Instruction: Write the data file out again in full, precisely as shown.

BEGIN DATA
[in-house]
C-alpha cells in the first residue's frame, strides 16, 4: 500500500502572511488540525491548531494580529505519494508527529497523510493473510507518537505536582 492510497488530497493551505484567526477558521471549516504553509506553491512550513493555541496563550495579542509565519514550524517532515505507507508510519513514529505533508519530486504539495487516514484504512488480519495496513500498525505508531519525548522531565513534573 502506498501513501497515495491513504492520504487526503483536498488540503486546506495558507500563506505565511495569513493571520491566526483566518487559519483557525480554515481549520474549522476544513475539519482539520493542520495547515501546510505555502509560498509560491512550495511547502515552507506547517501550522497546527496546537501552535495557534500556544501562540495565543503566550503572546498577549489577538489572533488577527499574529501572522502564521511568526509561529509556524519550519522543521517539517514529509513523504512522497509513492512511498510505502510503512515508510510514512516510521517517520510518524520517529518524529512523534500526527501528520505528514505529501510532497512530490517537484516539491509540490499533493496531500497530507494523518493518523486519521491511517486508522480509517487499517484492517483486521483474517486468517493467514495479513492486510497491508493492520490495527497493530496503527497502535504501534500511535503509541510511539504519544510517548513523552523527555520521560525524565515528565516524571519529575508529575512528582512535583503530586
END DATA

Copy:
[in-house]
C-alpha cells in the first residue's frame, strides 16, 4: 500500500502572511488540525491548531494580529505519494508527529497523510493473510507518537505536582 492510497488530497493551505484567526477558521471549516504553509506553491512550513493555541496563550495579542509565519514550524517532515505507507508510519513514529505533508519530486504539495487516514484504512488480519495496513500498525505508531519525548522531565513534573 502506498501513501497515495491513504492520504487526503483536498488540503486546506495558507500563506505565511495569513493571520491566526483566518487559519483557525480554515481549520474549522476544513475539519482539520493542520495547515501546510505555502509560498509560491512550495511547502515552507506547517501550522497546527496546537501552535495557534500556544501562540495565543503566550503572546498577549489577538489572533488577527499574529501572522502564521511568526509561529509556524519550519522543521517539517514529509513523504512522497509513492512511498510505502510503512515508510510514512516510521517517520510518524520517529518524529512523534500526527501528520505528514505529501510532497512530490517537484516539491509540490499533493496531500497530507494523518493518523486519521491511517486508522480509517487499517484492517483486521483474517486468517493467514495479513492486510497491508493492520490495527497493530496503527497502535504501534500511535503509541510511539504519544510517548513523552523527555520521560525524565515528565516524571519529575508529575512528582512535583503530586